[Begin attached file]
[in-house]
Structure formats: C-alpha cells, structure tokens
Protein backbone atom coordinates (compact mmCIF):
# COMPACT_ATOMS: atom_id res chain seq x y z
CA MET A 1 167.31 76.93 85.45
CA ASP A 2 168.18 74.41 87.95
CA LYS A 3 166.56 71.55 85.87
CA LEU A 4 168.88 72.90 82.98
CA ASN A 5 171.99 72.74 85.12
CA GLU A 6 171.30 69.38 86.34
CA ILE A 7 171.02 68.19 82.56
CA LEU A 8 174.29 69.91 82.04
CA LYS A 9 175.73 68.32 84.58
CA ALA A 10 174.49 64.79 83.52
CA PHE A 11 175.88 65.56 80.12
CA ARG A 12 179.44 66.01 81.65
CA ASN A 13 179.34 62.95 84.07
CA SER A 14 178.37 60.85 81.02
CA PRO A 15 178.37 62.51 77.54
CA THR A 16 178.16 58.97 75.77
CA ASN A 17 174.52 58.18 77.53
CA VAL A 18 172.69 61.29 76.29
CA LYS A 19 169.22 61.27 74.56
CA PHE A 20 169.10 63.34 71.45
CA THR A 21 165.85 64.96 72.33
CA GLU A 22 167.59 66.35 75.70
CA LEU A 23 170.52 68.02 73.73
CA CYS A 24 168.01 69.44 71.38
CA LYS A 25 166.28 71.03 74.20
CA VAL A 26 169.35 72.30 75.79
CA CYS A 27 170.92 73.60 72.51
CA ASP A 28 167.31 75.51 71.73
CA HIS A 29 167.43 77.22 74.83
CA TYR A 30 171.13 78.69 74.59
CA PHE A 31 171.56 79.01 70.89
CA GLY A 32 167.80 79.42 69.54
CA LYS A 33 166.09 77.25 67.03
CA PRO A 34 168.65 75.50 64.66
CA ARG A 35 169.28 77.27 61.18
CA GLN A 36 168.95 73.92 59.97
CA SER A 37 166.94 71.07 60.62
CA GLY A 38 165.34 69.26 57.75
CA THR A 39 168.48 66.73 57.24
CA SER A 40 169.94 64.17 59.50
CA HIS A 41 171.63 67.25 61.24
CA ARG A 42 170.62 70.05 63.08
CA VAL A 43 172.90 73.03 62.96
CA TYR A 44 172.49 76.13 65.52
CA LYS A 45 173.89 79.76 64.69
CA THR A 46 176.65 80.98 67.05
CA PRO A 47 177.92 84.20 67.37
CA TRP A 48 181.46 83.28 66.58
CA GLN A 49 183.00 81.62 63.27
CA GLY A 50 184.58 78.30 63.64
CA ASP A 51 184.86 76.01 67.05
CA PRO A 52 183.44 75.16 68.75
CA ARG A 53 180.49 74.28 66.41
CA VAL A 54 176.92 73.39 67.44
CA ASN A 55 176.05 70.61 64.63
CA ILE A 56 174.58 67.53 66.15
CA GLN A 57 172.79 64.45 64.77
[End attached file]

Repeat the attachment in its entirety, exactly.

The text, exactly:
[in-house]
Structure formats: C-alpha cells, structure tokens
Protein backbone atom coordinates (compact mmCIF):
# COMPACT_ATOMS: atom_id res chain seq x y z
CA MET A 1 167.31 76.93 85.45
CA ASP A 2 168.18 74.41 87.95
CA LYS A 3 166.56 71.55 85.87
CA LEU A 4 168.88 72.90 82.98
CA ASN A 5 171.99 72.74 85.12
CA GLU A 6 171.30 69.38 86.34
CA ILE A 7 171.02 68.19 82.56
CA LEU A 8 174.29 69.91 82.04
CA LYS A 9 175.73 68.32 84.58
CA ALA A 10 174.49 64.79 83.52
CA PHE A 11 175.88 65.56 80.12
CA ARG A 12 179.44 66.01 81.65
CA ASN A 13 179.34 62.95 84.07
CA SER A 14 178.37 60.85 81.02
CA PRO A 15 178.37 62.51 77.54
CA THR A 16 178.16 58.97 75.77
CA ASN A 17 174.52 58.18 77.53
CA VAL A 18 172.69 61.29 76.29
CA LYS A 19 169.22 61.27 74.56
CA PHE A 20 169.10 63.34 71.45
CA THR A 21 165.85 64.96 72.33
CA GLU A 22 167.59 66.35 75.70
CA LEU A 23 170.52 68.02 73.73
CA CYS A 24 168.01 69.44 71.38
CA LYS A 25 166.28 71.03 74.20
CA VAL A 26 169.35 72.30 75.79
CA CYS A 27 170.92 73.60 72.51
CA ASP A 28 167.31 75.51 71.73
CA HIS A 29 167.43 77.22 74.83
CA TYR A 30 171.13 78.69 74.59
CA PHE A 31 171.56 79.01 70.89
CA GLY A 32 167.80 79.42 69.54
CA LYS A 33 166.09 77.25 67.03
CA PRO A 34 168.65 75.50 64.66
CA ARG A 35 169.28 77.27 61.18
CA GLN A 36 168.95 73.92 59.97
CA SER A 37 166.94 71.07 60.62
CA GLY A 38 165.34 69.26 57.75
CA THR A 39 168.48 66.73 57.24
CA SER A 40 169.94 64.17 59.50
CA HIS A 41 171.63 67.25 61.24
CA ARG A 42 170.62 70.05 63.08
CA VAL A 43 172.90 73.03 62.96
CA TYR A 44 172.49 76.13 65.52
CA LYS A 45 173.89 79.76 64.69
CA THR A 46 176.65 80.98 67.05
CA PRO A 47 177.92 84.20 67.37
CA TRP A 48 181.46 83.28 66.58
CA GLN A 49 183.00 81.62 63.27
CA GLY A 50 184.58 78.30 63.64
CA ASP A 51 184.86 76.01 67.05
CA PRO A 52 183.44 75.16 68.75
CA ARG A 53 180.49 74.28 66.41
CA VAL A 54 176.92 73.39 67.44
CA ASN A 55 176.05 70.61 64.63
CA ILE A 56 174.58 67.53 66.15
CA GLN A 57 172.79 64.45 64.77